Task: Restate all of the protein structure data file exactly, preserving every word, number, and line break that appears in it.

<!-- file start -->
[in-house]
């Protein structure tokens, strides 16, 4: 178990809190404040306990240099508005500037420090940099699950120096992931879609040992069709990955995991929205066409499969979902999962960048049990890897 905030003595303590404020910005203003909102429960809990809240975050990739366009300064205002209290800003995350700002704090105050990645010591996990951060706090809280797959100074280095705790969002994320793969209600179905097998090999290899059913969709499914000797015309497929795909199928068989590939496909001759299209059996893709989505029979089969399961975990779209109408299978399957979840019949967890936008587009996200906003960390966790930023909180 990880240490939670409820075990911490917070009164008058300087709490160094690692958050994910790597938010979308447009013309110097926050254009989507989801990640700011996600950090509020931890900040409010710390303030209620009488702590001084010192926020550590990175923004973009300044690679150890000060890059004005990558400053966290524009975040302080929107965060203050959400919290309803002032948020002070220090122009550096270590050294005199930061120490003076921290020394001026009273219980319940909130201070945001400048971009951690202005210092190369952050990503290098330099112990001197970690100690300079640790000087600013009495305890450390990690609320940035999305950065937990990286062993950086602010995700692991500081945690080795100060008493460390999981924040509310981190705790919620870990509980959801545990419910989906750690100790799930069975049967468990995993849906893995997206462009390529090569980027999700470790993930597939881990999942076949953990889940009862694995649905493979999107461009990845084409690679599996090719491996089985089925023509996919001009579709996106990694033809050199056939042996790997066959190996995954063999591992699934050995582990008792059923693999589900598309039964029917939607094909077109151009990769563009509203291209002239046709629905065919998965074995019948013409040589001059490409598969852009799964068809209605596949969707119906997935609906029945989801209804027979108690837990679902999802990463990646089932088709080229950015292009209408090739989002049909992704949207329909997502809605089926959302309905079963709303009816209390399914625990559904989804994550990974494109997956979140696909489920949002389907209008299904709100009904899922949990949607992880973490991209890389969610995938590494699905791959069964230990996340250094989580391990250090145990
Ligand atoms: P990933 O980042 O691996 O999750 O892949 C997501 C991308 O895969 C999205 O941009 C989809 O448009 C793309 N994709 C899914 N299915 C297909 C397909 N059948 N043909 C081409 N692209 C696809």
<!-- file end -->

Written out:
[in-house]
């Protein structure tokens, strides 16, 4: 178990809190404040306990240099508005500037420090940099699950120096992931879609040992069709990955995991929205066409499969979902999962960048049990890897 905030003595303590404020910005203003909102429960809990809240975050990739366009300064205002209290800003995350700002704090105050990645010591996990951060706090809280797959100074280095705790969002994320793969209600179905097998090999290899059913969709499914000797015309497929795909199928068989590939496909001759299209059996893709989505029979089969399961975990779209109408299978399957979840019949967890936008587009996200906003960390966790930023909180 990880240490939670409820075990911490917070009164008058300087709490160094690692958050994910790597938010979308447009013309110097926050254009989507989801990640700011996600950090509020931890900040409010710390303030209620009488702590001084010192926020550590990175923004973009300044690679150890000060890059004005990558400053966290524009975040302080929107965060203050959400919290309803002032948020002070220090122009550096270590050294005199930061120490003076921290020394001026009273219980319940909130201070945001400048971009951690202005210092190369952050990503290098330099112990001197970690100690300079640790000087600013009495305890450390990690609320940035999305950065937990990286062993950086602010995700692991500081945690080795100060008493460390999981924040509310981190705790919620870990509980959801545990419910989906750690100790799930069975049967468990995993849906893995997206462009390529090569980027999700470790993930597939881990999942076949953990889940009862694995649905493979999107461009990845084409690679599996090719491996089985089925023509996919001009579709996106990694033809050199056939042996790997066959190996995954063999591992699934050995582990008792059923693999589900598309039964029917939607094909077109151009990769563009509203291209002239046709629905065919998965074995019948013409040589001059490409598969852009799964068809209605596949969707119906997935609906029945989801209804027979108690837990679902999802990463990646089932088709080229950015292009209408090739989002049909992704949207329909997502809605089926959302309905079963709303009816209390399914625990559904989804994550990974494109997956979140696909489920949002389907209008299904709100009904899922949990949607992880973490991209890389969610995938590494699905791959069964230990996340250094989580391990250090145990
Ligand atoms: P990933 O980042 O691996 O999750 O892949 C997501 C991308 O895969 C999205 O941009 C989809 O448009 C793309 N994709 C899914 N299915 C297909 C397909 N059948 N043909 C081409 N692209 C696809």